The life of an ordinary woman, who'd been given an extraordinary gift. The Gift of Sight. This is my story and my life.

Archive for the ‘feelings’ Category

Mixed Feelings

Let me say right out the chute that I can NOWHERE imagine what it’s like, nor do I honestly want to EVER know what one feels and even maybe thinks from time to time when their life is LITERALLY in another’s hands to live themselves. Because they need a solid organ transplant, and at times, it means that another human being must die and be willing to give of themselves.

I belong to several groups over on FaceBook. Including a few regarding Organ/Eye/Tissue Donation Recipients. And I for the most part enjoy being a part of each and every one of them.

But a situation for one member came up where they maybe were able to FINALLY get the organ that they have tried to receive multiple times. Sadly once again, the person was turned down. But not because there was a fellow recipient in waiting, but because of the potential donor and their status not making the organ viable.

I know that we all have within us the fight or flight. And we have this ultimate need, if not even a “requirement” to survive and defeat death.

But to HOPE that once your potential donor is “just right” after having the plug pulled so that they can give you their organ that you (while I understand, desperately) need, then to be “bummed” and outright say that the heart “waited too long” to expire is pretty damn SICK.

It’s disheartening to me *personally* to know that while (like I keep repeating) that YOU as one needing a solid organ to give you that second chance at living to your fullest potential, that one takes an almost seemingly “joy” in another’s expiration of life.

I’m ALL for wanting to live (or to see, as was my case) again the way you had used to, or at least as close to your normal as you can get. But to pretty much WISH someone dead? Or at least make light of another’s suffering? No wonder there are SO many people in the world who view us RECIPIENTS as vultures.

It’s because of people like the person I’d described up above.

Those that have died and willed their organs, eyes and tissues have given us all a GIFT. It’s not a right or even a “privilege”. They were willing to give us new life, new sight and a better quality of life.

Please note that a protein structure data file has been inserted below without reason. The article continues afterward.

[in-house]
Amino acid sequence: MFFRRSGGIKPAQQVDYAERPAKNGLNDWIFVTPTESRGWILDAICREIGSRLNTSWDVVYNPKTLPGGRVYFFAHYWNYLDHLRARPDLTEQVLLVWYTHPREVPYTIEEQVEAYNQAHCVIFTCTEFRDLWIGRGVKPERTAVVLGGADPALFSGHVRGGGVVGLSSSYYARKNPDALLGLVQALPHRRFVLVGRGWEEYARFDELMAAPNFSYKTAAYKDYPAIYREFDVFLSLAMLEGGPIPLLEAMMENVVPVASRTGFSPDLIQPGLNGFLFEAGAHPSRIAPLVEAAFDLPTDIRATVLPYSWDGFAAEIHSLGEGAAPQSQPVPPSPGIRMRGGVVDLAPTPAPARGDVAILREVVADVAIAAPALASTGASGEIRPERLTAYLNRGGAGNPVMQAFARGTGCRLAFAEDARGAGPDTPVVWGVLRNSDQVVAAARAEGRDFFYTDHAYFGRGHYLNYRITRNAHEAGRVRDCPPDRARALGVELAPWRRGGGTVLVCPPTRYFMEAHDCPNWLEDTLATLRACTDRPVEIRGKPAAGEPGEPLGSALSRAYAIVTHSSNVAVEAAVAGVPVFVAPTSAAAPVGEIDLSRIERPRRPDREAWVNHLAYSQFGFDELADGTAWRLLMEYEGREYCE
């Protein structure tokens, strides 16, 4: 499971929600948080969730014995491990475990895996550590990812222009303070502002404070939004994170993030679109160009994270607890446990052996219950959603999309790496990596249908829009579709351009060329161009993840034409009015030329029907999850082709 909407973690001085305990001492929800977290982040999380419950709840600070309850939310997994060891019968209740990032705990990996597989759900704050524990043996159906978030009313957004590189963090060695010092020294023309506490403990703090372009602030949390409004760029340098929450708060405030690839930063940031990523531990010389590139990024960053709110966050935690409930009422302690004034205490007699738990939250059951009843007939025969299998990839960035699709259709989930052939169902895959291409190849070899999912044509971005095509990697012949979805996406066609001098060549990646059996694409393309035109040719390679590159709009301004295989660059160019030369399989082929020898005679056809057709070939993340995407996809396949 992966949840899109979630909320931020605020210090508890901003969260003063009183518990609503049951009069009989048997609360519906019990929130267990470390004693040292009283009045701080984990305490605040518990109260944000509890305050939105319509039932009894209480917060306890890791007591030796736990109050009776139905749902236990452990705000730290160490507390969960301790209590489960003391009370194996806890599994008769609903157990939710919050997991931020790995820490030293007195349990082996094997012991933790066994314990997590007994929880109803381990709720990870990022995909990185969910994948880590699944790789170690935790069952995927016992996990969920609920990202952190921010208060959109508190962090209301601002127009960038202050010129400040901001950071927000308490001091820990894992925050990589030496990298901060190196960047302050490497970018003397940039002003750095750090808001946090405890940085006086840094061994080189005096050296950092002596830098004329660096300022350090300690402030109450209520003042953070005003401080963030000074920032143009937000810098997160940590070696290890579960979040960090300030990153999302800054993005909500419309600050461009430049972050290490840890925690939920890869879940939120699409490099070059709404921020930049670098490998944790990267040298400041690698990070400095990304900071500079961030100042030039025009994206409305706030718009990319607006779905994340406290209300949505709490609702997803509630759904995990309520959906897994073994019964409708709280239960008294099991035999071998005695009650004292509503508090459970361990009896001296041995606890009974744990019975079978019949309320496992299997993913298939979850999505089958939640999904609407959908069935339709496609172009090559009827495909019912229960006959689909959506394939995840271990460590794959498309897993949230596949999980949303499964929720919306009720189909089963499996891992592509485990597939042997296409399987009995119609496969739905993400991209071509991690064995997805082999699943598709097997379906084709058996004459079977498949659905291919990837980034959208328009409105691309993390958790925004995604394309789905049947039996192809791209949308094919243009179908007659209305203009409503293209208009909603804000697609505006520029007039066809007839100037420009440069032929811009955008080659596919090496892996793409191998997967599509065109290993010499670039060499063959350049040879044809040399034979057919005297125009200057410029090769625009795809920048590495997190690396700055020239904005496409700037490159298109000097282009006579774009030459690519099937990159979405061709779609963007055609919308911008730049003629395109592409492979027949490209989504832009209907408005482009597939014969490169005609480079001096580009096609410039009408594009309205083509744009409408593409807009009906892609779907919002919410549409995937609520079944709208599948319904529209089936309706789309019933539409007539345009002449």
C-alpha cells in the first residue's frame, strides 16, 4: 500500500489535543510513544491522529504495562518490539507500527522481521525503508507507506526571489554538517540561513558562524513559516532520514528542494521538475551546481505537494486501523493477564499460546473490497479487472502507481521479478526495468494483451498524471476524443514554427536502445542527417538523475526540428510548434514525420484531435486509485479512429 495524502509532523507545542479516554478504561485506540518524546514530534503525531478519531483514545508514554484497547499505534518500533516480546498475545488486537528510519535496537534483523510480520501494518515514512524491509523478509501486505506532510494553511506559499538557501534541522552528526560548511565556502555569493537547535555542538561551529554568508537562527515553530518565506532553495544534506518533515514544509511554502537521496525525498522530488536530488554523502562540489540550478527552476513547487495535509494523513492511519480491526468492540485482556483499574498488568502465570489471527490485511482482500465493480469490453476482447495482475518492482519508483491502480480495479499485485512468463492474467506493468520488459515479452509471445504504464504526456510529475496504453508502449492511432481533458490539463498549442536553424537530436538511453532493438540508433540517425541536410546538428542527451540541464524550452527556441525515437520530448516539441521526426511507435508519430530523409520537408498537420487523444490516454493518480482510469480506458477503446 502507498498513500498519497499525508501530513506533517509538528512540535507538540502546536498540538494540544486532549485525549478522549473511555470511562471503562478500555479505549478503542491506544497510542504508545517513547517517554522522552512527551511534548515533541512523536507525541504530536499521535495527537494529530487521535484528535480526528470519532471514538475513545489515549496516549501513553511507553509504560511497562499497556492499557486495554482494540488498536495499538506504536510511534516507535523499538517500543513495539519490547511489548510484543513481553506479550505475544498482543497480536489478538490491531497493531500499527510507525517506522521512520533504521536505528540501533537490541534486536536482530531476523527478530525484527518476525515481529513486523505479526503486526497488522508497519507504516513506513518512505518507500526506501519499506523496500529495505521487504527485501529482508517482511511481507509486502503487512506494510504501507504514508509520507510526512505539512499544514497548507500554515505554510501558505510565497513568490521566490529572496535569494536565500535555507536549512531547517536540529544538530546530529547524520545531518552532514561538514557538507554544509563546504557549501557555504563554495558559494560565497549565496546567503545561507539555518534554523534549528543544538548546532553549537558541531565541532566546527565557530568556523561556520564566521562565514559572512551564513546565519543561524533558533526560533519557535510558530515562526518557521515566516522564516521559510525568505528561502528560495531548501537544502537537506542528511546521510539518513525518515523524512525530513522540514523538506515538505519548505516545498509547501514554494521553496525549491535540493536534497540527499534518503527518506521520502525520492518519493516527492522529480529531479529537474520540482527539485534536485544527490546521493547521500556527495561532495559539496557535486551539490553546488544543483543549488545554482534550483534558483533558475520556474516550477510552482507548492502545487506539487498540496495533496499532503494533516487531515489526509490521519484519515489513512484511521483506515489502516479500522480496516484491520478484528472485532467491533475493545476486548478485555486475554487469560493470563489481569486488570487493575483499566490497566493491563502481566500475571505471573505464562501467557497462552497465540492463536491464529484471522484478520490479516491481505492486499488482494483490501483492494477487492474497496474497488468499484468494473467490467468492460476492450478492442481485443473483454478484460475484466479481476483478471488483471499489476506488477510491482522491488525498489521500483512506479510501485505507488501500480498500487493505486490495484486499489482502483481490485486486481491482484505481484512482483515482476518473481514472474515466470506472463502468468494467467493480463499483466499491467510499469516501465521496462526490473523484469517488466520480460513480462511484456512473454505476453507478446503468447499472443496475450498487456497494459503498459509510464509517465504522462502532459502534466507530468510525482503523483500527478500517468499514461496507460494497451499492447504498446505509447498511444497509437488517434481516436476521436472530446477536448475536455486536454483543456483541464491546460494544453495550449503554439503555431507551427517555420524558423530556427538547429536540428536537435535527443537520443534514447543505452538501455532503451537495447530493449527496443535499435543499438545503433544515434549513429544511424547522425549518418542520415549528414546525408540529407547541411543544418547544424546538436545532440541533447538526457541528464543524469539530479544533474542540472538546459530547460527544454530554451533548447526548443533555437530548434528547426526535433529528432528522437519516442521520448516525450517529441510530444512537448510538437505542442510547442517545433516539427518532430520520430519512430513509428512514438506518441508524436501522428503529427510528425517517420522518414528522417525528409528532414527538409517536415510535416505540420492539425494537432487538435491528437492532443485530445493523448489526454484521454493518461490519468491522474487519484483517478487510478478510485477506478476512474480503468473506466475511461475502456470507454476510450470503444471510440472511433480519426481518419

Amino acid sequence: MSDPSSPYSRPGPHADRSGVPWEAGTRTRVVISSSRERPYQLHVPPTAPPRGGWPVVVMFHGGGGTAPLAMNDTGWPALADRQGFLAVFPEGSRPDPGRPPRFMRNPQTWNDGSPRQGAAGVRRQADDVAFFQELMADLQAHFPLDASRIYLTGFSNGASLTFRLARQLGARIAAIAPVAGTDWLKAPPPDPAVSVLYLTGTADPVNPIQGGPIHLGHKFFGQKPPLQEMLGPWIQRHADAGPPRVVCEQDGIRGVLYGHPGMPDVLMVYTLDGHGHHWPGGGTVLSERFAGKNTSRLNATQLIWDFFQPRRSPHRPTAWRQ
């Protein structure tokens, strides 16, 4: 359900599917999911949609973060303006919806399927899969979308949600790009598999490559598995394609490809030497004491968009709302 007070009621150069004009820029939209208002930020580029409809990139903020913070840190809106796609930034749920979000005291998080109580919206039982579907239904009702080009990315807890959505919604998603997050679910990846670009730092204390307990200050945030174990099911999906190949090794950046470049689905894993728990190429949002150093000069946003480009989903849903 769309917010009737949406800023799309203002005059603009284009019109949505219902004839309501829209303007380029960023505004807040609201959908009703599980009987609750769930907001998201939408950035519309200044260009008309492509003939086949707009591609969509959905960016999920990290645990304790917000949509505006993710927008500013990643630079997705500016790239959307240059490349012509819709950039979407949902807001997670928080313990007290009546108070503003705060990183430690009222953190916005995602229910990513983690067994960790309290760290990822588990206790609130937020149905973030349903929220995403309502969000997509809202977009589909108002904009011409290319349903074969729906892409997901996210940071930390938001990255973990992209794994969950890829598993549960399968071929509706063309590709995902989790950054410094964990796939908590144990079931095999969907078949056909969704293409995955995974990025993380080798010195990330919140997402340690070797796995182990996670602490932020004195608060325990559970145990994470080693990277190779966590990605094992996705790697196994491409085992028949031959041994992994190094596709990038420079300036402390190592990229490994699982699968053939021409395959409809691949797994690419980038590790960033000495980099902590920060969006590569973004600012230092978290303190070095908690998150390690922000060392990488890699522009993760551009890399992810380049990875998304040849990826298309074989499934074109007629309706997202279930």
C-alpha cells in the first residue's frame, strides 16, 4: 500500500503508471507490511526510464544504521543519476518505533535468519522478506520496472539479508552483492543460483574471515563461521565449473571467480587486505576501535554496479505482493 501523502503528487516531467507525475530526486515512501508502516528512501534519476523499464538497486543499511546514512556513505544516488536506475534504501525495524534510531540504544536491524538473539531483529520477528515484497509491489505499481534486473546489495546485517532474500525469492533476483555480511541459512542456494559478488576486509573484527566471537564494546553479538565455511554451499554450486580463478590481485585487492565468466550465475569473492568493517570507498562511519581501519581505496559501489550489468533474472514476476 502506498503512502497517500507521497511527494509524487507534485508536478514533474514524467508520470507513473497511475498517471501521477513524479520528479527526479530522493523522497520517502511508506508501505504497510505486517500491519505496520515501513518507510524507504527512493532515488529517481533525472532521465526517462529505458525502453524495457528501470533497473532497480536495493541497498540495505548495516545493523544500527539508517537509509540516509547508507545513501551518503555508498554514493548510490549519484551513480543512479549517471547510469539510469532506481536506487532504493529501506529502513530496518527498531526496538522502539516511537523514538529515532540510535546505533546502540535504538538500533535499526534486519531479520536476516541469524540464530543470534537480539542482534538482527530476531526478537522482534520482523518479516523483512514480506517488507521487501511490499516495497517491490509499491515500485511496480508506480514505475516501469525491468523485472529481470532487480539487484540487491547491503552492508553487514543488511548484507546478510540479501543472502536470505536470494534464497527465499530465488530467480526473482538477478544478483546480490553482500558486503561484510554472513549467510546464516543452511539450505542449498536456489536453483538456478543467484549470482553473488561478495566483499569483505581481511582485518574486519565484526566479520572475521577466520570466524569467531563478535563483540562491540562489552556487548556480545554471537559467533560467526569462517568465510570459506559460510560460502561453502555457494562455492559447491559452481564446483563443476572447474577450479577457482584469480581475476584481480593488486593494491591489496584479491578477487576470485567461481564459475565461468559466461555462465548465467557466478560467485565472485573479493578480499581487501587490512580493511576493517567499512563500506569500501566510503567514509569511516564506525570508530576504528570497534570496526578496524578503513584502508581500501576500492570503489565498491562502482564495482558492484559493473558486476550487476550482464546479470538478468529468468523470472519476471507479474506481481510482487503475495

While I know all too well the JOY in knowing that your life or your sight is being saved when you get “the call”, it SHOULD also be a time to give thanks to your donor. And to think of THEIR FAMILY and their suffering.

And if it doesn’t pan out for you with that potential match? Then I say have a little decorum, heart, compassion, and yes, even some COMMON SENSE, as well as decency. As in don’t post about how “bummed” you are about the person not dying quick enough for you to grab their parts.

To be that way, to me PERSONALLY, is morbid, insensitive to the one that died and their family, disgusting (to a point) and just plain disrespectful.

Am I wrong in my thoughts and/or my feelings? Maybe. Maybe not. Again, I have never needed a solid organ. But across the board, no matter the type of transplant we have had, or will need, along with it, comes responsibility in the means of SELF CONTROL, empathy and sympathy.

Because our gifts came at a GREAT price. The price of another’s life.

Advertisements

Corneal Stitches

Also known as “Corneal Sutures”, they are sewn in as to ensure that the newly transplanted cornea stays in place and attaches well to the rest of your eye as it is supposed to do.

After the surgeon carefully and skillfully lays the cornea in to position, he/she will thread a specialized sewing needle as to begin the suturing process.

The following is a picture of one of the types of needles that they will use on the cornea. It is called a Kalt Corneal Needle.

They will use the claw-like needle to thread the corneal stitches through to attach the new cornea in place.

There are a couple of different variations as to how the stitchings are done. And every doctor has his or her preference. Plus it also depends on the patient and their needs as well.

One is called “Interrupted”. Which means that instead of a “zig-zag” effect, there is one line stitchings that kind of resemble the lines around the sun from a child’s drawing.

The other suture possibility is called “Continuous”. That type of suturing looks (to me) something like a drawing (yep, I’m stuck on kid pictures lol) that a child made, using the old drawing toy called a Spirograph.

Then there are some cases where the doctor uses BOTH of the techniques. In the same eye. Again, it’s done on a case-by-case basis.

The following is an example drawing of the sutures that I had described above.